In sum, it's clear that economic shock therapy benefits the wealthy at the expense of the rest of the population.
The Shock Doctrine Key Idea #5: Economic shock therapy requires the annihilation and silence of political and ideological dissidents.
Although economic shock treatment does not take aim at political dissidents, the general unpopularity of its reforms means that governments are motivated to crush any material or ideological opposition.
The removal of political dissidents prevents the obstruction of economic reform. During periods of unpopular reform, especially in those countries with a strong history of national protectionism and worker solidarity, reform regimes face many obstacles and threats.
One major threat that needs to be neutralized is full-fledged rebellion. For example, under the pretense of fighting rebels, as was the case in Iraq, militaries indiscriminately collected citizens to be brutalized and tortured.
Even more dangerous are the ideological dissidents who generate discord through public scrutiny of these regimes. For example, in the Southern Cone during economic shock therapy, many Leftist cultural icons were abducted, forced into exile or murdered. Under Pinochet’s 1976 reforms in Chile, 80 percent of political prisoners were workers and peasants.
Another example is Argentina, where many of those who were abducted and tortured were unionists, farmers who advocated for land redistribution or even social service workers.
Using terror can cause the ideological debate surrounding contested reforms to fall silent. In South America, because abductions, torture, and execution were so common, many were simply too afraid to take to the streets. This meant that reform regimes had complete control over the political discourse at the time, and were then totally free to frame dissidents as terrorists and criticize their political leanings.
With no possibility for political debate, and with no one left to even engage in it, both the reforms and the despots who imposed them at gunpoint had nothing to fear.
The Shock Doctrine Key Idea #6: In the 1970s, economic shock therapy resulted in poverty stricken, downtrodden and terrified populations.
To ensure that the public was sufficiently softened for the purposes of instituting reform, trade liberalization in the 1970s in countries such as Argentina was characterized by the twin terrors of economic shock therapy and immense brutality.
As you know, economic shock therapy was supposed to shock citizens out of their old way of thinking and get them to accept free-market reform.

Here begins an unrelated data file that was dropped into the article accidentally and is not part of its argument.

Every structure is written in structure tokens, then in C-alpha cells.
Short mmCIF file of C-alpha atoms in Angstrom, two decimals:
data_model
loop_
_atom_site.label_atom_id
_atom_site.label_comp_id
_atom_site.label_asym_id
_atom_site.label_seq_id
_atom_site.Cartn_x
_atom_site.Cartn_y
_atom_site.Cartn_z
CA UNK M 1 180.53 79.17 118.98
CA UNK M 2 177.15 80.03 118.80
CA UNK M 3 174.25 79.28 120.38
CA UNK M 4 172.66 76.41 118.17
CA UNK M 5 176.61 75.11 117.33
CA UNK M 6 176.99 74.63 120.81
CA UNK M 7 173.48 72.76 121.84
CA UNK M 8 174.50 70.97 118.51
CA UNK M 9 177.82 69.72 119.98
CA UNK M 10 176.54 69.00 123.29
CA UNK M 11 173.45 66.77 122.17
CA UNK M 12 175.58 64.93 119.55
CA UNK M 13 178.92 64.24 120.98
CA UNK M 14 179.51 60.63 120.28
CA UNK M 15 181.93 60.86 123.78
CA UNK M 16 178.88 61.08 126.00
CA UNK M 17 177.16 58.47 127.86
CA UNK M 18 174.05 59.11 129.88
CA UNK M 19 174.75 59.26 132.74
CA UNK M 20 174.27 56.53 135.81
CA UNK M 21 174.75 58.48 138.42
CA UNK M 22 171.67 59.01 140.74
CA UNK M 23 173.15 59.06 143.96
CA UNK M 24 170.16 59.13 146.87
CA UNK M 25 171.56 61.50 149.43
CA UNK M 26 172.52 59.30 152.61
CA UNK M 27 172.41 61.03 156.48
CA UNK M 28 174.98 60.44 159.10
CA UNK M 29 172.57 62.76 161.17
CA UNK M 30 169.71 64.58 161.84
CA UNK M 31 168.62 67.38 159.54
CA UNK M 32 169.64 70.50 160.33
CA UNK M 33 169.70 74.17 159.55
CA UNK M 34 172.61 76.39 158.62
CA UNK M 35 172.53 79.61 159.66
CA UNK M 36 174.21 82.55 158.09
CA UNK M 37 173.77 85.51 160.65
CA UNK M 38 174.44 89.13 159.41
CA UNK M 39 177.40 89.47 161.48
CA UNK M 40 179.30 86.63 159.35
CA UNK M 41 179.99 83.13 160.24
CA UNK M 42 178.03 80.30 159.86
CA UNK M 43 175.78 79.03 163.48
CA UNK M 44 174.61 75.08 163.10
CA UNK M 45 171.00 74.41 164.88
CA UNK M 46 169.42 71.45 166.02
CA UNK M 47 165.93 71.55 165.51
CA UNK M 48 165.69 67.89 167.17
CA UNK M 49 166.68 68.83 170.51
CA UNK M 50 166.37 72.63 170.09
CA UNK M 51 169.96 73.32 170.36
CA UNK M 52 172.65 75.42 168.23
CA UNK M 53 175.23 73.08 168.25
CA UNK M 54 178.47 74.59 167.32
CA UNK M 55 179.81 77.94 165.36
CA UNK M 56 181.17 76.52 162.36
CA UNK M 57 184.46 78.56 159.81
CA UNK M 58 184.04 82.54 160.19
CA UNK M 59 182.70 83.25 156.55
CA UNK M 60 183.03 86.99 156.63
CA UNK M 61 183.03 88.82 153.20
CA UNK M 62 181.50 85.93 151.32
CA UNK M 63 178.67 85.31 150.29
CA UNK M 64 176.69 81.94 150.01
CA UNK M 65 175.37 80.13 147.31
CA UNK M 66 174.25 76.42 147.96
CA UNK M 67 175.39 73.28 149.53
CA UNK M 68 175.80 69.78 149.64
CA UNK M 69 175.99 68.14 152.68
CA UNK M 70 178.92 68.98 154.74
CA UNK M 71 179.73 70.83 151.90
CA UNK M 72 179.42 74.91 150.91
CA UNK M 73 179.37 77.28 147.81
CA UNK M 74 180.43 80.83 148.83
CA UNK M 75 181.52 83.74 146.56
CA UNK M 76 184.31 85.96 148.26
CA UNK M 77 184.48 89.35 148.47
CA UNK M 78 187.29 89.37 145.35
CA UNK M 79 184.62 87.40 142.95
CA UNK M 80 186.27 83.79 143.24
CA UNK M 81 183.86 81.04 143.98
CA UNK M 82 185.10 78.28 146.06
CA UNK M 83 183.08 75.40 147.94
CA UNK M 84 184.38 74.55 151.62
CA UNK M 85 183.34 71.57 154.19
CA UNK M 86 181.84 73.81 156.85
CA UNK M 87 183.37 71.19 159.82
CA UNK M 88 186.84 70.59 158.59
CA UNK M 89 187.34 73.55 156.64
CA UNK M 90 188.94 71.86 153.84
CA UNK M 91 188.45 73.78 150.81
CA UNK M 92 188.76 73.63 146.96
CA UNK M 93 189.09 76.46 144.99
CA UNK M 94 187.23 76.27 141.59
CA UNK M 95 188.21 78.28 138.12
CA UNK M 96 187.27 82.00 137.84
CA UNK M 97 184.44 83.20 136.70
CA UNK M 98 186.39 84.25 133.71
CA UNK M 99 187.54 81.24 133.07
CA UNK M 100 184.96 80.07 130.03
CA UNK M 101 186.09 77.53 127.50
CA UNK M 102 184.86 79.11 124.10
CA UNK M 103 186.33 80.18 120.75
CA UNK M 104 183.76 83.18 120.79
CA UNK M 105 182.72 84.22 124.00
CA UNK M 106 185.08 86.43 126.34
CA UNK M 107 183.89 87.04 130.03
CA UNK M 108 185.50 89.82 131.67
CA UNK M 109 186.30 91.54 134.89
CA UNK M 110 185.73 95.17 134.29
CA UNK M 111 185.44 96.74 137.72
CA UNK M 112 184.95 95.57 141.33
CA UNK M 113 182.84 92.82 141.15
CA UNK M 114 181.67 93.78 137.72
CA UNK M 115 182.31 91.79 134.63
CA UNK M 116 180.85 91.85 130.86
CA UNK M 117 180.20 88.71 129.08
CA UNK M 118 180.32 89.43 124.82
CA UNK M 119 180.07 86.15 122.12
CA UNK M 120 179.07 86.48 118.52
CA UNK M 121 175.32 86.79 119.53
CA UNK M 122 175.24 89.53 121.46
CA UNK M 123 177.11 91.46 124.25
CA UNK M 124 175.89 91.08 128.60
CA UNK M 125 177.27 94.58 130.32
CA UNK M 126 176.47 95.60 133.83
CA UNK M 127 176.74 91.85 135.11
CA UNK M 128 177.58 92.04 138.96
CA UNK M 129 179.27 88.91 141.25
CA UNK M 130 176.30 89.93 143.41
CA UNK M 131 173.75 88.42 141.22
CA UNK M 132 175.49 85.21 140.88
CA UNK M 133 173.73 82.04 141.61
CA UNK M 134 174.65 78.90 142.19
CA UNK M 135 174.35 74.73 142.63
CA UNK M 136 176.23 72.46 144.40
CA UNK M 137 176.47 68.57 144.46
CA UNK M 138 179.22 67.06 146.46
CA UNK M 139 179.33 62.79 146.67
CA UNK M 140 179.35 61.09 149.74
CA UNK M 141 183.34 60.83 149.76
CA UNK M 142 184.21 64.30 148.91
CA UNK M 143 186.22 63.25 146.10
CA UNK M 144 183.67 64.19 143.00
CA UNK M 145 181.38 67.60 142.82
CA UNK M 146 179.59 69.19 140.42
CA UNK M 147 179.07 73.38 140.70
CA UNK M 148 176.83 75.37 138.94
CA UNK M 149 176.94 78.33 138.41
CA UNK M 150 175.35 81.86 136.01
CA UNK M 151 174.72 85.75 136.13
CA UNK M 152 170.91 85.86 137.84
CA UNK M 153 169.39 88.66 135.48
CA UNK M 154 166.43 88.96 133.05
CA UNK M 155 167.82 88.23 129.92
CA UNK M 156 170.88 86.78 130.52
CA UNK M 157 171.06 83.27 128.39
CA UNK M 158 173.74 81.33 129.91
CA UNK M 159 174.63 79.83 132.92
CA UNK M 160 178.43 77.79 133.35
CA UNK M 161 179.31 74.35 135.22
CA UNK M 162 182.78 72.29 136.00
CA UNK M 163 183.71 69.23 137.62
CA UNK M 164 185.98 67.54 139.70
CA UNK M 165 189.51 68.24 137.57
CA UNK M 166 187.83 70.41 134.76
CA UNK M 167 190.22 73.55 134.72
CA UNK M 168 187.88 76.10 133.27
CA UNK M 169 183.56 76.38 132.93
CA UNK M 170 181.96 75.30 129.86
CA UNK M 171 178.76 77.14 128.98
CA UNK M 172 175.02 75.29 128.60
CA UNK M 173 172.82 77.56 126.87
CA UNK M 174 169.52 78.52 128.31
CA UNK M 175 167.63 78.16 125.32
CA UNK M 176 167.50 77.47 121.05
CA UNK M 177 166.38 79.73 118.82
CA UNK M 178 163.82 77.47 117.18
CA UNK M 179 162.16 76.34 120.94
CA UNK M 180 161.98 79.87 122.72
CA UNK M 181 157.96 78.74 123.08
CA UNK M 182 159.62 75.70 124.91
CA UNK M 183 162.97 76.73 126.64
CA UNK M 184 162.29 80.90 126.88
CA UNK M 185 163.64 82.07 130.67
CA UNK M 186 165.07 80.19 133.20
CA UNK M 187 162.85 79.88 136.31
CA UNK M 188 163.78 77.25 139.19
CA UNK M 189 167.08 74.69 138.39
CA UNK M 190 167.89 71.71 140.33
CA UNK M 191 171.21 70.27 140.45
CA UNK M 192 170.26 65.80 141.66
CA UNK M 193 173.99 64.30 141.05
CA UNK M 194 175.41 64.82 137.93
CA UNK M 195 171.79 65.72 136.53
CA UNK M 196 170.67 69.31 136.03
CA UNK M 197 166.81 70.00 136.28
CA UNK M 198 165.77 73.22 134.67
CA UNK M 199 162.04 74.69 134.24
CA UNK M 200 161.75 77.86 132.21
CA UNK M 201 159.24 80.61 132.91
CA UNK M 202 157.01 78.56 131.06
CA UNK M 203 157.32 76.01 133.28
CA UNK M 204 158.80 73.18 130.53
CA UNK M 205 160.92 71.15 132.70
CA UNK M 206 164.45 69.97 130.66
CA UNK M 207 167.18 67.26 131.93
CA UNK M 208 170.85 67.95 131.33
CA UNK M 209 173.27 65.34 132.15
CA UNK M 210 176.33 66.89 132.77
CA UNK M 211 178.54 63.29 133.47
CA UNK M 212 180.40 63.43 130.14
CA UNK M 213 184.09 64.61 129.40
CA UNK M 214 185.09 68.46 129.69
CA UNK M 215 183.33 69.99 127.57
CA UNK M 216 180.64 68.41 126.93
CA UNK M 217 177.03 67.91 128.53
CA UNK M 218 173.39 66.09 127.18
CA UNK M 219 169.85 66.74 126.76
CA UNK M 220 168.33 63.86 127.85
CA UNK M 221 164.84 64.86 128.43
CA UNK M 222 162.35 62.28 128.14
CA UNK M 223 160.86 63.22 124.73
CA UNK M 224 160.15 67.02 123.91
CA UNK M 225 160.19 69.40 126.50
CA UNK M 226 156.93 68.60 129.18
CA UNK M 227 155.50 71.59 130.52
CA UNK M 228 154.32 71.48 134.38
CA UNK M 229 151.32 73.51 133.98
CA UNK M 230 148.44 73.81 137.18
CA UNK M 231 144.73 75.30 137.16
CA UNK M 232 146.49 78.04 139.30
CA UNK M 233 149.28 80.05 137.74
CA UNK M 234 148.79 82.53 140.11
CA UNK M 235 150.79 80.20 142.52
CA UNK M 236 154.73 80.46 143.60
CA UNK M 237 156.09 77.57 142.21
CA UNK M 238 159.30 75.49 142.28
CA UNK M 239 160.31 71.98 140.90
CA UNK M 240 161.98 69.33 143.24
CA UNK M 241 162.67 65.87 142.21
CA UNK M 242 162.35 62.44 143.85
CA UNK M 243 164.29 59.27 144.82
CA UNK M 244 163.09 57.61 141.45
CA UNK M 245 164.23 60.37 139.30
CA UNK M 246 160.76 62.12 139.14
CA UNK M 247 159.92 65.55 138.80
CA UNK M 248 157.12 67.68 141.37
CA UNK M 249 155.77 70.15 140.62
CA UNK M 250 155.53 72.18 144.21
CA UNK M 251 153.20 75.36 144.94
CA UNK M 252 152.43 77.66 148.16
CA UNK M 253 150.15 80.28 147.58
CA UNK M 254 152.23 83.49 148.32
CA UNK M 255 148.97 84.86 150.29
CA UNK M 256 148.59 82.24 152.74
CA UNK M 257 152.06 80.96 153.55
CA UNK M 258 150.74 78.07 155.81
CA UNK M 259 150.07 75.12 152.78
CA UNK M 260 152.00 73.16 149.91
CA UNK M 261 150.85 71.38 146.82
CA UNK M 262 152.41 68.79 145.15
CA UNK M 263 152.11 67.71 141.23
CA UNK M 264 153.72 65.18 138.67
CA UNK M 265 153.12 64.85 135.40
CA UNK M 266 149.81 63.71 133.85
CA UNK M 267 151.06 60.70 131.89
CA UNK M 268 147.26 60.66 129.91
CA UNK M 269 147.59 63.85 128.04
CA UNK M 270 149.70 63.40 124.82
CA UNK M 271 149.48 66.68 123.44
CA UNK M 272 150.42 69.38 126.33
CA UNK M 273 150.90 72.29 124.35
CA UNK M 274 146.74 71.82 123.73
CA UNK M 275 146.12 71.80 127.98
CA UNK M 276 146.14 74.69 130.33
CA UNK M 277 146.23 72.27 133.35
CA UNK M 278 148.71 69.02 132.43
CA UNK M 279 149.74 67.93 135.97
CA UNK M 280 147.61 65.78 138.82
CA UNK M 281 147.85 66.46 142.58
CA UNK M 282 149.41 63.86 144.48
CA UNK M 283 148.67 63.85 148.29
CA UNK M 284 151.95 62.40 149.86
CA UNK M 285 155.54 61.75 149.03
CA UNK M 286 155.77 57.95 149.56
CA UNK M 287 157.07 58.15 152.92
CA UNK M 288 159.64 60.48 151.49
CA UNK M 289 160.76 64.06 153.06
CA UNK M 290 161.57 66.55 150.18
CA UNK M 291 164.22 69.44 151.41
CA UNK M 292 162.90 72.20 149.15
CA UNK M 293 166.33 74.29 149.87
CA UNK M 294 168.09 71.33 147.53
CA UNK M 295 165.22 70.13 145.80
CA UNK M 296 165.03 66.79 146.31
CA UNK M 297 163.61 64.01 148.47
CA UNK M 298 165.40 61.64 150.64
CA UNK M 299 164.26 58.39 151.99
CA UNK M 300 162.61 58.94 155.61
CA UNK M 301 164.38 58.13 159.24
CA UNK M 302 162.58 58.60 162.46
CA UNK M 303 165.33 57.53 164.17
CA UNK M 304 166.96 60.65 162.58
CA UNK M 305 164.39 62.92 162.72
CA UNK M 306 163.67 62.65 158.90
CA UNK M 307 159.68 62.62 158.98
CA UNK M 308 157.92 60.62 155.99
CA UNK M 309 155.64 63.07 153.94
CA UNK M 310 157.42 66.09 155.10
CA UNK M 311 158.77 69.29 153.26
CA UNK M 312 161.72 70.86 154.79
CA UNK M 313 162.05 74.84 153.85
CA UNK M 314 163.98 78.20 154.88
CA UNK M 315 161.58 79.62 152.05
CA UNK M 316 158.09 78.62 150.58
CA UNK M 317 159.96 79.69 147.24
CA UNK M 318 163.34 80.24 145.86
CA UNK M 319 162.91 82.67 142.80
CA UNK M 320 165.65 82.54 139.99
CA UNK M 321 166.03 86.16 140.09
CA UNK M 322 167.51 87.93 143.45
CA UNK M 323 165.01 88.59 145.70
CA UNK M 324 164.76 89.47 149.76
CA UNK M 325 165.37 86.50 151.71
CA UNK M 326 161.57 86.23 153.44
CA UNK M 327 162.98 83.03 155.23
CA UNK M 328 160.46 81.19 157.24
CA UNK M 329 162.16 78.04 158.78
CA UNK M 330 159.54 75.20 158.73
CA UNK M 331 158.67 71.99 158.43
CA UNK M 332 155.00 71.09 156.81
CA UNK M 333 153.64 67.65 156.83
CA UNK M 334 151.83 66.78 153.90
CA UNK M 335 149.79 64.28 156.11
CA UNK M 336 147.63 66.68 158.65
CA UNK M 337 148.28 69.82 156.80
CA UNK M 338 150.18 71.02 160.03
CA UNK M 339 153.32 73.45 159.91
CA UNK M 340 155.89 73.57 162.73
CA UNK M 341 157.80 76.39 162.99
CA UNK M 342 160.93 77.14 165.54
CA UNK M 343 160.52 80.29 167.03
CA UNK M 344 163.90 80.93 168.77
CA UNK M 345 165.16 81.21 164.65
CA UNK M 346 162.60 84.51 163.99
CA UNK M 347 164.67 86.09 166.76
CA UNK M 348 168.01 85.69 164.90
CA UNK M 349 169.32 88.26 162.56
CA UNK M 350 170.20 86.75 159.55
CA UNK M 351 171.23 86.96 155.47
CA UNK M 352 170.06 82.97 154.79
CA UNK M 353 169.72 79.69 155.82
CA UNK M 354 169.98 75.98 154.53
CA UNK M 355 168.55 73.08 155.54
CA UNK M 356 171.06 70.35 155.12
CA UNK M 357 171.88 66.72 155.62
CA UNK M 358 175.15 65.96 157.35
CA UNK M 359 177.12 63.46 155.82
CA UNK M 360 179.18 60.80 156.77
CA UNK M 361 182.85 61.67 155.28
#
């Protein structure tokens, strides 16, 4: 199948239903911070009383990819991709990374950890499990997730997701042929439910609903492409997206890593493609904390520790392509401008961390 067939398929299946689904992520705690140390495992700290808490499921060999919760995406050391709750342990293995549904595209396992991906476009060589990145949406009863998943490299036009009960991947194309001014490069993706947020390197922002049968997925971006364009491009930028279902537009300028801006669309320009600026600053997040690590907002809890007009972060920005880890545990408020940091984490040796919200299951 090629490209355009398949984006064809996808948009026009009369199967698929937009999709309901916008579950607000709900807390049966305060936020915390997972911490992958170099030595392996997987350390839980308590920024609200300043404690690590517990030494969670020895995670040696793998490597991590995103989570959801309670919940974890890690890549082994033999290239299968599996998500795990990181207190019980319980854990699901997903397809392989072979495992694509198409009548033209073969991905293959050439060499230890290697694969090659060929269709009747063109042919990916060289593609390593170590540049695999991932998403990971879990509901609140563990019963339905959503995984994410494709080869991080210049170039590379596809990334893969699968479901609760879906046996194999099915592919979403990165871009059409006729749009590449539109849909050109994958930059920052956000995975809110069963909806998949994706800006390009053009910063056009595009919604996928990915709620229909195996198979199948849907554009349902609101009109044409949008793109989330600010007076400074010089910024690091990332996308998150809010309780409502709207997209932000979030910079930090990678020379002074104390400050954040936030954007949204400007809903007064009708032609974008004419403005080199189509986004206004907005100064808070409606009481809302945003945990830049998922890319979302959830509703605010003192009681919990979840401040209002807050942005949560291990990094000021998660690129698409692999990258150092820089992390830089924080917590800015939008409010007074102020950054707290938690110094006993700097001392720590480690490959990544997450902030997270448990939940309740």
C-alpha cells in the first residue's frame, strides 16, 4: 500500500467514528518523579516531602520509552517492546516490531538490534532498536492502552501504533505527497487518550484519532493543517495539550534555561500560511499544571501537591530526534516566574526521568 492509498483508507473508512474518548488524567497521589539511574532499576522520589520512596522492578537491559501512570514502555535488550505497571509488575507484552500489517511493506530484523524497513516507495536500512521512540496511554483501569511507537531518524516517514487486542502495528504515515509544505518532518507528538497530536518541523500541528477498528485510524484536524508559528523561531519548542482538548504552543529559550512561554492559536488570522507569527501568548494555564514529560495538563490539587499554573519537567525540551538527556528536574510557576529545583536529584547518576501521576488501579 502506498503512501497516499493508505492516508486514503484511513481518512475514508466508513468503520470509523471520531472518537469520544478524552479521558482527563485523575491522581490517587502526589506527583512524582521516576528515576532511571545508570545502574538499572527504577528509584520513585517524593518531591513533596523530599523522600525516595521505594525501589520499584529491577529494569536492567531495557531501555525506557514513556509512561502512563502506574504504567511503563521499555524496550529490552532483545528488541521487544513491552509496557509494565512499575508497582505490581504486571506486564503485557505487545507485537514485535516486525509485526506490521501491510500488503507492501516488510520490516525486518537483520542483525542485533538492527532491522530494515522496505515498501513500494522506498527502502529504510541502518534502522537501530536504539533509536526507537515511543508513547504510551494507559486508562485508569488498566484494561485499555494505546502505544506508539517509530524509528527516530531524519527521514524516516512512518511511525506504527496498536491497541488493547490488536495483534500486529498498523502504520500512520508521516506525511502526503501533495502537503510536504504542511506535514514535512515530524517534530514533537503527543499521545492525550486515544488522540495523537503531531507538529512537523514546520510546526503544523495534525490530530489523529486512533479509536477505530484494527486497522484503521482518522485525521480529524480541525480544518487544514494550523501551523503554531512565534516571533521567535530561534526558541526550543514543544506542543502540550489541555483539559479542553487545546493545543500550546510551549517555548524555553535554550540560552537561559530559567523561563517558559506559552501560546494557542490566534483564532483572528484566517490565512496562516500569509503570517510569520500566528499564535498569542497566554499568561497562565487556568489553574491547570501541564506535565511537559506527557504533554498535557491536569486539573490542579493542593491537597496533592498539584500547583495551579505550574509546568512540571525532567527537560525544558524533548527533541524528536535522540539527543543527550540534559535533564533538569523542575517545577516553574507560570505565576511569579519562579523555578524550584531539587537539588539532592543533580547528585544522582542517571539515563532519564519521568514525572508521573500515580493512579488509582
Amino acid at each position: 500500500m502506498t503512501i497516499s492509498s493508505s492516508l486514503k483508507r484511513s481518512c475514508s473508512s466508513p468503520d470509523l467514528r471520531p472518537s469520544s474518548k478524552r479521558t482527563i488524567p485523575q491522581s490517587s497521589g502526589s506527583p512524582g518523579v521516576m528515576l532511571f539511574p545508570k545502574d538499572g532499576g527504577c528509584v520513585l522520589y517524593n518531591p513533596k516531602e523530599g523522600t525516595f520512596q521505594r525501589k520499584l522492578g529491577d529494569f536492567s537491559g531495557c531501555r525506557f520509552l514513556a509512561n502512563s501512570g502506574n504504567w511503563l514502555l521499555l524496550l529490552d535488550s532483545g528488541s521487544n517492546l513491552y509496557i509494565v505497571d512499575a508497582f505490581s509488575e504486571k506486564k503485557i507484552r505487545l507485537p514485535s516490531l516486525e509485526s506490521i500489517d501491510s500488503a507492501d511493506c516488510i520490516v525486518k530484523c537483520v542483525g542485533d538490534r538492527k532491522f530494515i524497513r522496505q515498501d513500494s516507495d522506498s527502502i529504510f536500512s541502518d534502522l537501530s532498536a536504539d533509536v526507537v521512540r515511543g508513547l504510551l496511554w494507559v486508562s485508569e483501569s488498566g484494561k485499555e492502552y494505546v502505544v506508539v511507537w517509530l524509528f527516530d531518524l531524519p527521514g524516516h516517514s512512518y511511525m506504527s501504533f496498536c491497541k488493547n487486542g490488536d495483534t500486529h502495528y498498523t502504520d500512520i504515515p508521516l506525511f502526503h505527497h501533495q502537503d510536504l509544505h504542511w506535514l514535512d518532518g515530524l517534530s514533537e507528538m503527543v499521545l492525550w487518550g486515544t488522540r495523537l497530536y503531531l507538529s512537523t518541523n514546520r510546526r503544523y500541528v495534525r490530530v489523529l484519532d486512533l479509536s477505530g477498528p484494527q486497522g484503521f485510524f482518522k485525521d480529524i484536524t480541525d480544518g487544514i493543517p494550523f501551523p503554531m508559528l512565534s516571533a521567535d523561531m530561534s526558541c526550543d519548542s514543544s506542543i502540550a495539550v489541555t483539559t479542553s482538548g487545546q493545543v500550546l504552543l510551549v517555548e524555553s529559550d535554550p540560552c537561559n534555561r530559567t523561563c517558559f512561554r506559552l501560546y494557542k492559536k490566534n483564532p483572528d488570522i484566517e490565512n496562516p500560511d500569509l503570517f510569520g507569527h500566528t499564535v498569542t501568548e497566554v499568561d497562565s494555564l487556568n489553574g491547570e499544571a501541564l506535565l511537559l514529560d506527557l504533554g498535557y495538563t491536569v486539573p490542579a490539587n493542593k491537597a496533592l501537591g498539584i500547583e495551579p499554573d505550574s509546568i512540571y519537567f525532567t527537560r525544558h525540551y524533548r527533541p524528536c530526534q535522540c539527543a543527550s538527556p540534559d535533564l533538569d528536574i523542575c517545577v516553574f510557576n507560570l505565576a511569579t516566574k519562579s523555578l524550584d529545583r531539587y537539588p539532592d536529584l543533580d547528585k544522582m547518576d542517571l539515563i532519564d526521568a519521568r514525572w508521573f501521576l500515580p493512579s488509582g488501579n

But these shocks had disastrous consequences. The privatization of state-owned companies, alongside austerity measures, caused large-scale unemployment, and the removal of labor protection laws only amplified this process.
In addition, price-fixing on basic necessities, such as bread, butter and water was often abolished. This would also cause short-term hyperinflation. In other words, what little money the laborers had became essentially worthless, which was crushing for laborers who were now out of work and without food. The objective here was to keep the population from reversing reforms, thus allowing the market to stabilize itself.
Indeed, the juntas of the 1970s used oppression as a means to push through unpopular economic reforms. Doing so allowed them to squash political dissidents as well as heighten the sense of insecurity in their population.
For example, Argentina’s Perón opted for a more clandestine approach to terror, deciding to instill fear using the powers of imagination. Of course, there were a few public killings, but not as a show of brutality. Rather, they were a sign that he meant business.
Afterwards, he would “disappear” people: abduct them, torture them, perhaps kill them and drop them in a river somewhere, never to be found. He left it to the Argentines’ imagination as to what happened to their family and friends.
The result of this kind of brutality is a kind of paralyzing fear and hopelessness; many people were simply too scared to act against authoritarian governments or too downtrodden to see the point in even trying.
The Shock Doctrine Key Idea #7: In the 1980s, Western nations learned that denying aid to struggling countries forced those countries to open their markets.
Although the International Monetary Fund and other Western financial institutions claim to ensure the world’s financial stability, their actions regarding Asia and Eastern Europe in the 1980s tell a more sinister tale.
That is, instead of helping struggling nations, the Western financial institutions stood by while their economies collapsed.
Consider, for example, Poland in the late 1980s. There, a newly elected (and Leftist) reform government found itself straddled with the debts of the former regime. Without money in the coffers, it was impossible for them to enact the reforms that they'd campaigned on.